Findings presented at the American Association for Cancer Research’s 2012 Annual Meeting in Chicago (presented April 3) showed that consumption of increased amounts of cruciferous vegetables like bok choy, turnips, greens, cabbage, cauliflower, brussels sprouts, and broccoli was associated with improved breast cancer survivor rates. The research team led by Dr. Xiao Ou Shu, Professor of Medicine at Vanderbilt University in Nashville, collaborated with scientists at the Shanghai Centers for Disease Control and Prevention.
The Shanghai Cancer Survival Study which monitored 4,886 breast cancer survivors from 2002-2008 showed that survivors who ate increased amounts of cruciferous vegetables within the first 36 months after diagnoses had a higher survival rate as compared to other breast cancer survivors.
“Risk for total mortality decreased by 27%, risk for breast cancer-specific mortality decreased by 22%, and risk for recurrence decreased by 21% ”, the researchers noted.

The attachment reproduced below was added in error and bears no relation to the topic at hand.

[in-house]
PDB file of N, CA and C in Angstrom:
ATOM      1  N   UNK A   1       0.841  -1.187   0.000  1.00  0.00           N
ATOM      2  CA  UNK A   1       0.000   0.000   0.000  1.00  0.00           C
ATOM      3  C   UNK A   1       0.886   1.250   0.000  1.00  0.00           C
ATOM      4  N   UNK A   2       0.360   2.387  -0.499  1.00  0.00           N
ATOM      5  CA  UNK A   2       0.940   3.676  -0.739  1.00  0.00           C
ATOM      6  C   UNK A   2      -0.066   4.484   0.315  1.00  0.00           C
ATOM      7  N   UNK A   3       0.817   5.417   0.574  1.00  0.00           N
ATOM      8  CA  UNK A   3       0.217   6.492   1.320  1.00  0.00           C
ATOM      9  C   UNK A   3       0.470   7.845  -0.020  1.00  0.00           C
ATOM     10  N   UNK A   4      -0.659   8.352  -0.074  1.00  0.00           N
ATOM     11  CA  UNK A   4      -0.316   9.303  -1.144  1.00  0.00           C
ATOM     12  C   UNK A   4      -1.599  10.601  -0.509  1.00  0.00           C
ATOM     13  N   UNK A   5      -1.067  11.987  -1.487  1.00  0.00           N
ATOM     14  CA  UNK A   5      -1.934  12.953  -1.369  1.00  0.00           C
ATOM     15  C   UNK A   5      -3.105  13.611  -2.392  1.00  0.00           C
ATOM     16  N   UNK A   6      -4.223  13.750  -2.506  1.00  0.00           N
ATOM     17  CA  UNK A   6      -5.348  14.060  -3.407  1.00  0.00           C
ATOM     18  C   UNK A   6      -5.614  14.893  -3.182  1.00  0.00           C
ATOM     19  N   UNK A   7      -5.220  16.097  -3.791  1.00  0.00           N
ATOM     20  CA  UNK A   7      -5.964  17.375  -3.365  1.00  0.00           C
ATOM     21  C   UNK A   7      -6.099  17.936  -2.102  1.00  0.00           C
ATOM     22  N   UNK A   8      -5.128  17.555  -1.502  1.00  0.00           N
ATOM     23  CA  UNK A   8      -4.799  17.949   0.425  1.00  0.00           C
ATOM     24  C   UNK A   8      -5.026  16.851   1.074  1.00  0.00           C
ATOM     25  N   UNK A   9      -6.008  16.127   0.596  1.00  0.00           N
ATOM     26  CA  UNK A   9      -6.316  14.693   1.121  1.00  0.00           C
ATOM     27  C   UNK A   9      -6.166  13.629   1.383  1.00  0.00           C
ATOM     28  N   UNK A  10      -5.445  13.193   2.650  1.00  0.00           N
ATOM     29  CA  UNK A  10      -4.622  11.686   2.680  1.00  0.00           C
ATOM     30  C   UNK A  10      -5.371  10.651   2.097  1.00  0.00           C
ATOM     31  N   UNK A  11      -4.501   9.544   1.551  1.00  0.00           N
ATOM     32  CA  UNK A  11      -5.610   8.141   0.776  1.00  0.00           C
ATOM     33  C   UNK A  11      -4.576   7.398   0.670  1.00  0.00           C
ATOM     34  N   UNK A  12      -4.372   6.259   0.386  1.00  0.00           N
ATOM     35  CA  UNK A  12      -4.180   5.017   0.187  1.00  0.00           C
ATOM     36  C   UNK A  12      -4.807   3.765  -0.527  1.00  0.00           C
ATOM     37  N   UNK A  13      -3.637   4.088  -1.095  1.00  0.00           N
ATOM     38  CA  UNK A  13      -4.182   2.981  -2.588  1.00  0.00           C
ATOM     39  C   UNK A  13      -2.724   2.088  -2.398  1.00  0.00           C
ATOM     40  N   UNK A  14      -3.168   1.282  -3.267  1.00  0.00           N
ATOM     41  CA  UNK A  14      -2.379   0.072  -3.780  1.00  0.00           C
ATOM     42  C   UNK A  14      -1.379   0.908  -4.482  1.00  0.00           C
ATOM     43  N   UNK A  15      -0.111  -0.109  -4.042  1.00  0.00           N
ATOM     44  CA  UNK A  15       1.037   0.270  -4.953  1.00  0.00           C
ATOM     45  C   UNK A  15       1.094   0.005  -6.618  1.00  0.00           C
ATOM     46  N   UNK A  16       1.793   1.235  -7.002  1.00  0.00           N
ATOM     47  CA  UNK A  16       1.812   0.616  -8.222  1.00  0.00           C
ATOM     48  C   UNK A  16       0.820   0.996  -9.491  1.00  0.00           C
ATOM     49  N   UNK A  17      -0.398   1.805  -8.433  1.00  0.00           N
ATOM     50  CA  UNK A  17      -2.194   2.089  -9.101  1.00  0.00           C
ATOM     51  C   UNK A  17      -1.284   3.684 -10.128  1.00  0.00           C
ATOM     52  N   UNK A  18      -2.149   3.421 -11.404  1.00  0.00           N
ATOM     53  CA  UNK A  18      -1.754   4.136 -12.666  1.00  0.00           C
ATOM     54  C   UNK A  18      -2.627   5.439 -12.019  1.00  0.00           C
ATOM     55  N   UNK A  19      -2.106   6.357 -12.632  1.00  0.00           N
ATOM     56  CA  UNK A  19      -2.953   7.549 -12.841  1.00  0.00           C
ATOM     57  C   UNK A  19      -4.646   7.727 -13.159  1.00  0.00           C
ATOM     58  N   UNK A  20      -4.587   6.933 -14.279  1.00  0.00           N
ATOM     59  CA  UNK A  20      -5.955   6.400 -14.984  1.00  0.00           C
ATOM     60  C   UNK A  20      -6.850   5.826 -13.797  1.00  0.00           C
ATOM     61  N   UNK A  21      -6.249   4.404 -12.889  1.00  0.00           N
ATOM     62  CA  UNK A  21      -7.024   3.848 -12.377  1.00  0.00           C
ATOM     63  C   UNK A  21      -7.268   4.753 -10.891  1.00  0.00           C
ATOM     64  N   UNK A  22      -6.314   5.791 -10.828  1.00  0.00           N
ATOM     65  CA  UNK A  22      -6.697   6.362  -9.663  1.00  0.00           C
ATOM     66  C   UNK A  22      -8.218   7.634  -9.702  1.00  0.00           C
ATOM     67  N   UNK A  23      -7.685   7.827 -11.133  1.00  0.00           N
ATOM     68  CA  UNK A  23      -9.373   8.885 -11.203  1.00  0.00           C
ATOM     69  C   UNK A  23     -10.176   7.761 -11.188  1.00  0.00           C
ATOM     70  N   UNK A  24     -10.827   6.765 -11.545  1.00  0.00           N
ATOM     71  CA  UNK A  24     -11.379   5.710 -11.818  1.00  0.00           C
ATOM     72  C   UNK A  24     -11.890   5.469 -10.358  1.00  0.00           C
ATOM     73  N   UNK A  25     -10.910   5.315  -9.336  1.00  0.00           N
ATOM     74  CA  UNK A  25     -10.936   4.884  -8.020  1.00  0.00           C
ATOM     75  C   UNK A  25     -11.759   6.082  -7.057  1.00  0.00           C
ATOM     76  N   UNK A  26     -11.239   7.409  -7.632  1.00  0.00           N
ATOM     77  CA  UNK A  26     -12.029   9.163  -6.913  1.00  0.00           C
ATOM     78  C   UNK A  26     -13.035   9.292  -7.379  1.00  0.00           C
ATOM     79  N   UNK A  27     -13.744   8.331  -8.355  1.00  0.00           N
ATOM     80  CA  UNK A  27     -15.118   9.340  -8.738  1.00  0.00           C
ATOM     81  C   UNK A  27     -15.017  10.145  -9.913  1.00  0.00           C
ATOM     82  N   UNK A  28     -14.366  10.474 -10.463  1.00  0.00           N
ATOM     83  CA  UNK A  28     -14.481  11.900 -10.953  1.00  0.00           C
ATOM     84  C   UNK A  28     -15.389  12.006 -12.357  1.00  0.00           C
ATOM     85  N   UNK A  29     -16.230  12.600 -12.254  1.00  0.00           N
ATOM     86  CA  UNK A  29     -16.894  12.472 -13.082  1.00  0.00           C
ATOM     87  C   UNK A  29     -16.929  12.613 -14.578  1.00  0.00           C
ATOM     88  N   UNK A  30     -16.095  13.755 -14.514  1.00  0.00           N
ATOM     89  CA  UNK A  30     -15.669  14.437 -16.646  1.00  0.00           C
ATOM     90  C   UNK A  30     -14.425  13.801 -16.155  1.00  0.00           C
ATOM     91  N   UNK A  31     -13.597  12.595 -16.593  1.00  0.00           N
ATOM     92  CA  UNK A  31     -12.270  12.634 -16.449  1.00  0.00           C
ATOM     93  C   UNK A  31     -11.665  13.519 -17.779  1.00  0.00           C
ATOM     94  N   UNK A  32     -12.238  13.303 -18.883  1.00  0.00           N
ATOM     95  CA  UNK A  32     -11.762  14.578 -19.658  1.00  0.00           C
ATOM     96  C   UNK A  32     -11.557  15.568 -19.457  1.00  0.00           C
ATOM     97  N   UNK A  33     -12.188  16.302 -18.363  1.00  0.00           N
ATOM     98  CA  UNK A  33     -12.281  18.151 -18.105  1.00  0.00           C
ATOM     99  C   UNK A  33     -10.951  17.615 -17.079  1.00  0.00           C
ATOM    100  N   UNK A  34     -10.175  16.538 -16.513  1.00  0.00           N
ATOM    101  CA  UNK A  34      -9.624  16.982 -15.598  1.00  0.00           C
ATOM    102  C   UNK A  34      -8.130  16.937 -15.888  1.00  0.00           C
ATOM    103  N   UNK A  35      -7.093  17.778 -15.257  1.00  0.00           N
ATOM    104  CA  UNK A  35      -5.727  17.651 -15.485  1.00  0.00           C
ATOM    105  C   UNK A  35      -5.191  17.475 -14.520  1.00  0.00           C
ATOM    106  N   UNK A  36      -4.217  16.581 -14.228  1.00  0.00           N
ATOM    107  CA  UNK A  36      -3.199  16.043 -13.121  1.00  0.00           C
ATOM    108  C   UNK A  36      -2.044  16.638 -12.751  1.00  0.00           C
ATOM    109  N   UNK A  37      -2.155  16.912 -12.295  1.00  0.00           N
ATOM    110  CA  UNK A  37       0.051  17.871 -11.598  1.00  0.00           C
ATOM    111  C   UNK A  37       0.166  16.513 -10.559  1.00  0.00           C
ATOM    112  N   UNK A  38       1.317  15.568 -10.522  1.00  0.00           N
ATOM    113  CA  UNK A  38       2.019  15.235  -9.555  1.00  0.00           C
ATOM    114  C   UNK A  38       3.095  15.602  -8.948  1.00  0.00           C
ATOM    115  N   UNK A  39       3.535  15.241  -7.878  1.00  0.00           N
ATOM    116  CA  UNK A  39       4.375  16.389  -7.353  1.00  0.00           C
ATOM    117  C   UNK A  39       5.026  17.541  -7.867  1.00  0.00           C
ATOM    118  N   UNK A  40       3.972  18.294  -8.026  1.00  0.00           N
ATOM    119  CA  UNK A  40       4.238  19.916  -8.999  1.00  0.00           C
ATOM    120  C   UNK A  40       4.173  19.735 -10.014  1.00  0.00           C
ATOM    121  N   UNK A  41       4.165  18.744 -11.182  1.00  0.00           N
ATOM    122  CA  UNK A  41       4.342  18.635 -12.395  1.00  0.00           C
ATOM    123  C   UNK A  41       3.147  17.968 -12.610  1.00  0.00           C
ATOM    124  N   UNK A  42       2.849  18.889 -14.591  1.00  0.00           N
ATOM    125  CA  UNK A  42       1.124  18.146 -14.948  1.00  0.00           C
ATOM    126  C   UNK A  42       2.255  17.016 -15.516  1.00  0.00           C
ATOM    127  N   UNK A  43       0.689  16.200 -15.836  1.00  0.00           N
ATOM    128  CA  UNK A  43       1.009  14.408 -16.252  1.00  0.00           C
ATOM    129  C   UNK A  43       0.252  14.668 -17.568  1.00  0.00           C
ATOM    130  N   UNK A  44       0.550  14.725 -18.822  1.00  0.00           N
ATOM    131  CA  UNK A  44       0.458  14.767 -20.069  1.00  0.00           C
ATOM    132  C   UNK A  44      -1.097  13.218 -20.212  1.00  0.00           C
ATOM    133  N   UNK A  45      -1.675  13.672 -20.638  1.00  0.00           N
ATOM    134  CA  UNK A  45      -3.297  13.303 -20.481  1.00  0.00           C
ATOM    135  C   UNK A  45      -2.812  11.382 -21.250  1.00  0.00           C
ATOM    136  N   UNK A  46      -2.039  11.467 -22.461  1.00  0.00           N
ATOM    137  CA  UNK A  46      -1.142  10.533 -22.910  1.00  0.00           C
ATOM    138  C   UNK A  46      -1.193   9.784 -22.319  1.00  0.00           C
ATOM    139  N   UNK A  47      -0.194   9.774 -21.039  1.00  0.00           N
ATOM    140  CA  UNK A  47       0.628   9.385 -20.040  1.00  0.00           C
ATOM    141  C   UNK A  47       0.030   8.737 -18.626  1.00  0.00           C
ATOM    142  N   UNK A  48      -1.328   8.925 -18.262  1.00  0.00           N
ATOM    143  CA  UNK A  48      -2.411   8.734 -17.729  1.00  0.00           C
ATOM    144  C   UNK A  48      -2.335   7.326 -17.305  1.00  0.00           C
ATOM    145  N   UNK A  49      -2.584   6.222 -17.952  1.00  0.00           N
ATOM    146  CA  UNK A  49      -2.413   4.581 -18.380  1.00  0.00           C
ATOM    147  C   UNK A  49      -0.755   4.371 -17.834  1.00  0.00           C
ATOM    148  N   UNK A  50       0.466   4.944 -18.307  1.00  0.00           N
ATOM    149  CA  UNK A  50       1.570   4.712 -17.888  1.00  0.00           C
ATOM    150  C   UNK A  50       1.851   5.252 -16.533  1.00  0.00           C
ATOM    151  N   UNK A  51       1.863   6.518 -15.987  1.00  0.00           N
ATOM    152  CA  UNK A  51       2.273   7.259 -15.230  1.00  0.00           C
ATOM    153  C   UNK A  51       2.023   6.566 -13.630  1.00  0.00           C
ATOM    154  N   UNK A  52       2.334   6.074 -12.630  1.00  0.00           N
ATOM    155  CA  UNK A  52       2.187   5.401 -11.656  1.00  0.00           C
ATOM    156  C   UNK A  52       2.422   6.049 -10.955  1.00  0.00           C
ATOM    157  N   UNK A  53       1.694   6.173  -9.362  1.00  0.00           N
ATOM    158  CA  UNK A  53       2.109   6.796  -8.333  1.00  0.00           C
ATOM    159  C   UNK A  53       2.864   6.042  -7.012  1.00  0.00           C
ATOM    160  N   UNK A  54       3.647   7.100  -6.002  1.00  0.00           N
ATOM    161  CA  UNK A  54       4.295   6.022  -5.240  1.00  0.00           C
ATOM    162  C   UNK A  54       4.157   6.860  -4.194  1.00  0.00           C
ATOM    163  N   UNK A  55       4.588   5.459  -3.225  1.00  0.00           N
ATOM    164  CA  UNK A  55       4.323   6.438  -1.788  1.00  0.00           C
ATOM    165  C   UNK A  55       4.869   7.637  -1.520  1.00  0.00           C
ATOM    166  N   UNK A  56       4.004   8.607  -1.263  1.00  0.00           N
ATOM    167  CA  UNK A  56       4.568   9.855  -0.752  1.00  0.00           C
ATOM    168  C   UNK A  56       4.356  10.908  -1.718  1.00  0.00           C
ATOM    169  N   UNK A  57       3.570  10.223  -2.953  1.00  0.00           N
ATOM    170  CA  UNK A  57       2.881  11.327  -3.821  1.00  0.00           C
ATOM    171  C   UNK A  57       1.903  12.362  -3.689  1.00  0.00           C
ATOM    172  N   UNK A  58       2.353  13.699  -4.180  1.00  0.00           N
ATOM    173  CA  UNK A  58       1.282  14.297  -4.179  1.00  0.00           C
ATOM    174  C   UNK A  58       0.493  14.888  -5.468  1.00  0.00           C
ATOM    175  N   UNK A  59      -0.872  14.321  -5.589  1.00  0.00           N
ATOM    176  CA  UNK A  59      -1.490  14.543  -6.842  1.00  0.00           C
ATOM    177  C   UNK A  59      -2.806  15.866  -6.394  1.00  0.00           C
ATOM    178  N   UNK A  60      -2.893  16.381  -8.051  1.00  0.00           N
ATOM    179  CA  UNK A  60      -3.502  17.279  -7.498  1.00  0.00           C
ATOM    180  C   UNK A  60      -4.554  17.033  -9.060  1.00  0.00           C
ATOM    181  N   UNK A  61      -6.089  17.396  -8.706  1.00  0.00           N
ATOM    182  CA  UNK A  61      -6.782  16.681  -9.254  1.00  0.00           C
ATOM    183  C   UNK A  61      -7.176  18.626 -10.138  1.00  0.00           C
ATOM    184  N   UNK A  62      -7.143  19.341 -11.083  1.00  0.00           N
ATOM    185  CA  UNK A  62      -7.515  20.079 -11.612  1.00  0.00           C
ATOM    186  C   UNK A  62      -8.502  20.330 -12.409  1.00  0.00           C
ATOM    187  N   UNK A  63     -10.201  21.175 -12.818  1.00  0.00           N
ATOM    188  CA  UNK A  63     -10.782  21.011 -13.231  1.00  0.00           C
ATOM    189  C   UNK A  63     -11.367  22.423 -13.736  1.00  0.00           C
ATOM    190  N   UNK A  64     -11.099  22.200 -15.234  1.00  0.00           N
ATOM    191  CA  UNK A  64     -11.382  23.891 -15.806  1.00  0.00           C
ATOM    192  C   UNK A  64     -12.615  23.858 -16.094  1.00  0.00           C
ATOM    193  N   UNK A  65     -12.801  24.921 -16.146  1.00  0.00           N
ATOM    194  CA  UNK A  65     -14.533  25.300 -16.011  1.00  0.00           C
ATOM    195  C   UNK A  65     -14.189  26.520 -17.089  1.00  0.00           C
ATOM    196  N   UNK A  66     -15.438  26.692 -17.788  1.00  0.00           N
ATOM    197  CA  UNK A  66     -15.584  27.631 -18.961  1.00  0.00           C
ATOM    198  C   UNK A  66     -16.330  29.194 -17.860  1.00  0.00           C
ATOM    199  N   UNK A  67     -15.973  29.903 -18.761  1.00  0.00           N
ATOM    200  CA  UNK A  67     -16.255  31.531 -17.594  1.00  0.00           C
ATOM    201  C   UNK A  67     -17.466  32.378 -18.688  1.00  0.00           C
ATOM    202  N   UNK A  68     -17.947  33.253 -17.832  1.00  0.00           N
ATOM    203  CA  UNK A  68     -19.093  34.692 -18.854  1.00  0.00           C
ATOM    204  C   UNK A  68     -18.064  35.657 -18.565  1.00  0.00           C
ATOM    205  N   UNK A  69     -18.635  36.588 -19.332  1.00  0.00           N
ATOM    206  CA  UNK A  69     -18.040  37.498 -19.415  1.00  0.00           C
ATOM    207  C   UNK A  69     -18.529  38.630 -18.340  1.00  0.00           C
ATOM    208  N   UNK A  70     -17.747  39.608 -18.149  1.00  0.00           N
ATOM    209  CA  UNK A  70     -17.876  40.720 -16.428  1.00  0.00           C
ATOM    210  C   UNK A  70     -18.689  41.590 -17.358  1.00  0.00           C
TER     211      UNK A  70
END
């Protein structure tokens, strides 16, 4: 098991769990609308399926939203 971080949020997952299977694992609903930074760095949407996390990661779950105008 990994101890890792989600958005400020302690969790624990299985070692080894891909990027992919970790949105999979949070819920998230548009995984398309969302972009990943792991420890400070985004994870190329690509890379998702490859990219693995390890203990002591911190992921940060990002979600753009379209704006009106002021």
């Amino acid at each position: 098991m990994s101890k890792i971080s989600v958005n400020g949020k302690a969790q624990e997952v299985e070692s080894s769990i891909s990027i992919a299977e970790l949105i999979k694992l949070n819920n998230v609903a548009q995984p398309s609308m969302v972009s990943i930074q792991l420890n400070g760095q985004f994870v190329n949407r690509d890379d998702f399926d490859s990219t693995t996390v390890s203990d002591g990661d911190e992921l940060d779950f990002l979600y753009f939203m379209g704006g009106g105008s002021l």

The dietary information of the breast cancer survivors was analyzed at 6 months, 18 months, and 36 months post-diagnoses. The women ranged in age from 20 to 75 years of age with incident state 1 to IV breast cancer.
One of the researchers, Sarah J Nechuta MPH, PhD at Vanderbilt University said, “commonly consumed cruciferous vegetables in China include turnip, cabbage, bok choy, and greens, whereas broccoli and Brussels sprouts are the most commonly consumed cruciferous vegetables in the US and other Western countries”.
The protective effects of cruciferous vegetables has been observed in other settings; previous studies have shown that the intake of raw cruciferous vegetables including cabbage, cauliflower, broccoli, and broccoli sprouts was associated with reduced risk for bladder cancer, and preliminary research has demonstrated that broccoli sprouts can interfere with the development of gastritis and gastric cancer.